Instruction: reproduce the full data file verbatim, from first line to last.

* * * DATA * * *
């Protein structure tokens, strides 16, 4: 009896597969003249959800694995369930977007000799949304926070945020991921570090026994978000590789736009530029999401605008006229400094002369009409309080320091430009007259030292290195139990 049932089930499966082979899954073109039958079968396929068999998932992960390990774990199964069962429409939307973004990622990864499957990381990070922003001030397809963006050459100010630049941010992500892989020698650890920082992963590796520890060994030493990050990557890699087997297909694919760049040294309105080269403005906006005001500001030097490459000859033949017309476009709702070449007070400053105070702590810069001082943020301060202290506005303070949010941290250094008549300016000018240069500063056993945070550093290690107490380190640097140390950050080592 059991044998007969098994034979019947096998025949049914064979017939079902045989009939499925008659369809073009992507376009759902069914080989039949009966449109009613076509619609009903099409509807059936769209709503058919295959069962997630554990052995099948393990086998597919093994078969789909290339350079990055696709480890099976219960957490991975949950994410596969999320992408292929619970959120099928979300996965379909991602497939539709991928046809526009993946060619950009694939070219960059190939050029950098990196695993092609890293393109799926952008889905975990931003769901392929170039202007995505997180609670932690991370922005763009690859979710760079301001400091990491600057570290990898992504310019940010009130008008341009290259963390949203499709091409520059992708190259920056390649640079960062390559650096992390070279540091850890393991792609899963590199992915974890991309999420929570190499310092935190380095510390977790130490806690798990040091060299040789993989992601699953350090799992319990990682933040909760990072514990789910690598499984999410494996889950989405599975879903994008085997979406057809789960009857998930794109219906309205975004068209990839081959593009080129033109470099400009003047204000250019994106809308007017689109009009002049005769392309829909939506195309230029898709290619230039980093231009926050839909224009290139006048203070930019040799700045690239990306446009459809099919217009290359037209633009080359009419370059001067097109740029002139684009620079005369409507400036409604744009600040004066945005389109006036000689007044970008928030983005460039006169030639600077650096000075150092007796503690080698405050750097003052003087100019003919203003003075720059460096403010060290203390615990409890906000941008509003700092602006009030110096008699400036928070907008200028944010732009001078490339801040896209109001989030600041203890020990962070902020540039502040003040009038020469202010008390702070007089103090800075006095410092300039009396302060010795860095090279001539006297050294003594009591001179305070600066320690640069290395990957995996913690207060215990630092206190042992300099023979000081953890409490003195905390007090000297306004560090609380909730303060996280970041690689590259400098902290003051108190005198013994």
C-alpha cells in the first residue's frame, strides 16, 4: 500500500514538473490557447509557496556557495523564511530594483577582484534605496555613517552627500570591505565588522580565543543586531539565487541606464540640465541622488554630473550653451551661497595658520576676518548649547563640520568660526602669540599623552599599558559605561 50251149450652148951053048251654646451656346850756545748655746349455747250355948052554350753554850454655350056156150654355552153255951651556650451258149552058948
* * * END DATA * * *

């Protein structure tokens, strides 16, 4: 009896597969003249959800694995369930977007000799949304926070945020991921570090026994978000590789736009530029999401605008006229400094002369009409309080320091430009007259030292290195139990 049932089930499966082979899954073109039958079968396929068999998932992960390990774990199964069962429409939307973004990622990864499957990381990070922003001030397809963006050459100010630049941010992500892989020698650890920082992963590796520890060994030493990050990557890699087997297909694919760049040294309105080269403005906006005001500001030097490459000859033949017309476009709702070449007070400053105070702590810069001082943020301060202290506005303070949010941290250094008549300016000018240069500063056993945070550093290690107490380190640097140390950050080592 059991044998007969098994034979019947096998025949049914064979017939079902045989009939499925008659369809073009992507376009759902069914080989039949009966449109009613076509619609009903099409509807059936769209709503058919295959069962997630554990052995099948393990086998597919093994078969789909290339350079990055696709480890099976219960957490991975949950994410596969999320992408292929619970959120099928979300996965379909991602497939539709991928046809526009993946060619950009694939070219960059190939050029950098990196695993092609890293393109799926952008889905975990931003769901392929170039202007995505997180609670932690991370922005763009690859979710760079301001400091990491600057570290990898992504310019940010009130008008341009290259963390949203499709091409520059992708190259920056390649640079960062390559650096992390070279540091850890393991792609899963590199992915974890991309999420929570190499310092935190380095510390977790130490806690798990040091060299040789993989992601699953350090799992319990990682933040909760990072514990789910690598499984999410494996889950989405599975879903994008085997979406057809789960009857998930794109219906309205975004068209990839081959593009080129033109470099400009003047204000250019994106809308007017689109009009002049005769392309829909939506195309230029898709290619230039980093231009926050839909224009290139006048203070930019040799700045690239990306446009459809099919217009290359037209633009080359009419370059001067097109740029002139684009620079005369409507400036409604744009600040004066945005389109006036000689007044970008928030983005460039006169030639600077650096000075150092007796503690080698405050750097003052003087100019003919203003003075720059460096403010060290203390615990409890906000941008509003700092602006009030110096008699400036928070907008200028944010732009001078490339801040896209109001989030600041203890020990962070902020540039502040003040009038020469202010008390702070007089103090800075006095410092300039009396302060010795860095090279001539006297050294003594009591001179305070600066320690640069290395990957995996913690207060215990630092206190042992300099023979000081953890409490003195905390007090000297306004560090609380909730303060996280970041690689590259400098902290003051108190005198013994």
C-alpha cells in the first residue's frame, strides 16, 4: 500500500514538473490557447509557496556557495523564511530594483577582484534605496555613517552627500570591505565588522580565543543586531539565487541606464540640465541622488554630473550653451551661497595658520576676518548649547563640520568660526602669540599623552599599558559605561 50251149450652148951053048251654646451656346850756545748655746349455747250355948052554350753554850454655350056156150654355552153255951651556650451258149552058948